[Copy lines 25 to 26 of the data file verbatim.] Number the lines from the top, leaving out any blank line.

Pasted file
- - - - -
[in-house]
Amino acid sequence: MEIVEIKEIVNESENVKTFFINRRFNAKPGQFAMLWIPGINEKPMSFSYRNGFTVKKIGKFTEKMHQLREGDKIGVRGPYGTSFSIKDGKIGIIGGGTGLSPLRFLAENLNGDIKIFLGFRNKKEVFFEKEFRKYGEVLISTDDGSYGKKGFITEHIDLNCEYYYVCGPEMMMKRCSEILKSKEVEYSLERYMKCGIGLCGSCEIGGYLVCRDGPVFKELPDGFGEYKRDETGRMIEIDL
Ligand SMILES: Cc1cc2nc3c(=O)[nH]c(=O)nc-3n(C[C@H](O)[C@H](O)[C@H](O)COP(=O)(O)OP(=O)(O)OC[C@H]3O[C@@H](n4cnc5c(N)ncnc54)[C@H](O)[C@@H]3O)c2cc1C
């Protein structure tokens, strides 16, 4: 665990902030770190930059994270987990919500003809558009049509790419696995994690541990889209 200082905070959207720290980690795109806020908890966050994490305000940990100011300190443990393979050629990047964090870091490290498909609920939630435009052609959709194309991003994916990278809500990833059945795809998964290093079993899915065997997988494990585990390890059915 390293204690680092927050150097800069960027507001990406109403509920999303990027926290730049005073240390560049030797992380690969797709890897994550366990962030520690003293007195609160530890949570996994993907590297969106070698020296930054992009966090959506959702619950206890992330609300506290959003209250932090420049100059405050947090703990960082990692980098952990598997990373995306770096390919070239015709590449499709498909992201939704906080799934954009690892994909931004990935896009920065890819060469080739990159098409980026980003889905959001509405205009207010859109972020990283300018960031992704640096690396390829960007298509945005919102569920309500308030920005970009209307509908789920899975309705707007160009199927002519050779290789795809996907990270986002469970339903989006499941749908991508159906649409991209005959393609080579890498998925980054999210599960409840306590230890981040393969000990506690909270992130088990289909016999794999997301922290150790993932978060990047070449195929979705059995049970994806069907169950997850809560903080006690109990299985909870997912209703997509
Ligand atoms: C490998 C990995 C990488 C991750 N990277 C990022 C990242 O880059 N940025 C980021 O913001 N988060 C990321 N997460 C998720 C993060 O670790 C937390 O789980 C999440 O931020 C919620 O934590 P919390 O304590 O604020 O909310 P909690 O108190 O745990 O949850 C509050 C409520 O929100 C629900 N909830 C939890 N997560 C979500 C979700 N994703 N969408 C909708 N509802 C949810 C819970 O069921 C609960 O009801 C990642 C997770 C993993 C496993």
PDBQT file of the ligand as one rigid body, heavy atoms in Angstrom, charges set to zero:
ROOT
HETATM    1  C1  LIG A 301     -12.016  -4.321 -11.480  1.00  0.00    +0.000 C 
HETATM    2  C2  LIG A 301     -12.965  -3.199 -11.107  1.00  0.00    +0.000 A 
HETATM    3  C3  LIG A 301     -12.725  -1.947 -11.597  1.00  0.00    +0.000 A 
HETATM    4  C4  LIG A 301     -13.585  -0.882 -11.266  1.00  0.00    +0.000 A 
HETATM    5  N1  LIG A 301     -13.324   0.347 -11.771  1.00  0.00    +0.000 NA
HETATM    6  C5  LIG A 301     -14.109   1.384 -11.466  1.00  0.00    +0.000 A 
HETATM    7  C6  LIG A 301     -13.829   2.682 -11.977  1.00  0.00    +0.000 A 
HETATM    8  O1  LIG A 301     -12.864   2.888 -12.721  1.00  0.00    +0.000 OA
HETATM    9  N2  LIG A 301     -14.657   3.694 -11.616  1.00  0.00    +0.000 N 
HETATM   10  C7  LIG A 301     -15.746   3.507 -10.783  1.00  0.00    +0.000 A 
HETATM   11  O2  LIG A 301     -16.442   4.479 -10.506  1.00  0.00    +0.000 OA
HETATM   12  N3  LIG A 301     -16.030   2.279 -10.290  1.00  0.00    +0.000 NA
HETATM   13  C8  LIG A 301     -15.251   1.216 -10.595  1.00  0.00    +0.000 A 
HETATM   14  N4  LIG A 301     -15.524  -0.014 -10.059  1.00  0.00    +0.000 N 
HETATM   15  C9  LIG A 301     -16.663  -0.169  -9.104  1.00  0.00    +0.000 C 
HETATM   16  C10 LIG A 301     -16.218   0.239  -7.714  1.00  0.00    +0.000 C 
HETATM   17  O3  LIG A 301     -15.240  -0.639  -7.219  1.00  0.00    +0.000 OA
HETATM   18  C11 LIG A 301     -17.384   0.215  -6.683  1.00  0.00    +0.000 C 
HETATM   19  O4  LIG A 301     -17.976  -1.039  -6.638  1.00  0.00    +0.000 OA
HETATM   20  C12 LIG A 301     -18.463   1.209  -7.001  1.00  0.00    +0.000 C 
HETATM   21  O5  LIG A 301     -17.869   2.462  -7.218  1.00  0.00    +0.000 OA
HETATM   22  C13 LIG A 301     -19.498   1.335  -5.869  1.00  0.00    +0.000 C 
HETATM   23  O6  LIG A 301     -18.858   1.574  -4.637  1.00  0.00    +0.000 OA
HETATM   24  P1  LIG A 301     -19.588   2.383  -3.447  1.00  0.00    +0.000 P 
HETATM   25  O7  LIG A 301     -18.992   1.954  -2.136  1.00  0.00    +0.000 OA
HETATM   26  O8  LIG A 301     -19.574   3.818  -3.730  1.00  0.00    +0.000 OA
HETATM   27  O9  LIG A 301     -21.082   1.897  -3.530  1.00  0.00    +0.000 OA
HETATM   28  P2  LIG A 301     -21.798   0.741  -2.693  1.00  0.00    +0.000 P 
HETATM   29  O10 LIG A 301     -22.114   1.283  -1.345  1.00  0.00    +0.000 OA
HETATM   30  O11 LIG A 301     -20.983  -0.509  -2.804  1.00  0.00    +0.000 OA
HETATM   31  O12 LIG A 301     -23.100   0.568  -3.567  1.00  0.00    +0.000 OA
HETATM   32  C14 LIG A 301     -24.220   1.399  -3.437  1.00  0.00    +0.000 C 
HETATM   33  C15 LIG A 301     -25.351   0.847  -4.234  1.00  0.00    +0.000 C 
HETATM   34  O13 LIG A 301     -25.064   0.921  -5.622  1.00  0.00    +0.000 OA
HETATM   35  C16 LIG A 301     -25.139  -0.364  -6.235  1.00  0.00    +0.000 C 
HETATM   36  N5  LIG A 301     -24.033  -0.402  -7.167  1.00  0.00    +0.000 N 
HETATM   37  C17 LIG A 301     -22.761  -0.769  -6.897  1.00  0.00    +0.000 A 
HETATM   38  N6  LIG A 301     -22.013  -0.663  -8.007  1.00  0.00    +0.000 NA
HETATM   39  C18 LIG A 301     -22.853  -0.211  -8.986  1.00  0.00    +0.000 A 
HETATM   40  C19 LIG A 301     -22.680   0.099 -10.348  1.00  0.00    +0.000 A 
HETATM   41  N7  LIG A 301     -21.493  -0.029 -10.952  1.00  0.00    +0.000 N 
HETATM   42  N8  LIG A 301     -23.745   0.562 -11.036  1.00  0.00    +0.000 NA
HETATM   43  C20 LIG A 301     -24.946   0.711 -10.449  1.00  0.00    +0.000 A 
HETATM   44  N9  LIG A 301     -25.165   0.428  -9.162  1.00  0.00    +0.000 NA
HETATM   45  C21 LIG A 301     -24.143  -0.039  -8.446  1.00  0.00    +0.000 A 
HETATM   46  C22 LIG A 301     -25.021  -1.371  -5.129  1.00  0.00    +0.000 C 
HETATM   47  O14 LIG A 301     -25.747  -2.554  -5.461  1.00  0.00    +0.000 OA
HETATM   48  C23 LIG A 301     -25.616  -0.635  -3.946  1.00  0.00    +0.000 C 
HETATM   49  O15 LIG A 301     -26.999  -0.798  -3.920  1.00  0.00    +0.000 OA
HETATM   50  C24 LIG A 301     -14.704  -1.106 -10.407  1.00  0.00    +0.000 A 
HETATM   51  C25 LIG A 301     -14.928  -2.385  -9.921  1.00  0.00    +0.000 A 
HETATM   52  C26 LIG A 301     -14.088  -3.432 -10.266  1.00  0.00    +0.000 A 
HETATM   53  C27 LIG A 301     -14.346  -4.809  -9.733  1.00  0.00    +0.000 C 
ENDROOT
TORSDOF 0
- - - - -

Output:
HETATM   18  C11 LIG A 301     -17.384   0.215  -6.683  1.00  0.00    +0.000 C 
HETATM   19  O4  LIG A 301     -17.976  -1.039  -6.638  1.00  0.00    +0.000 OA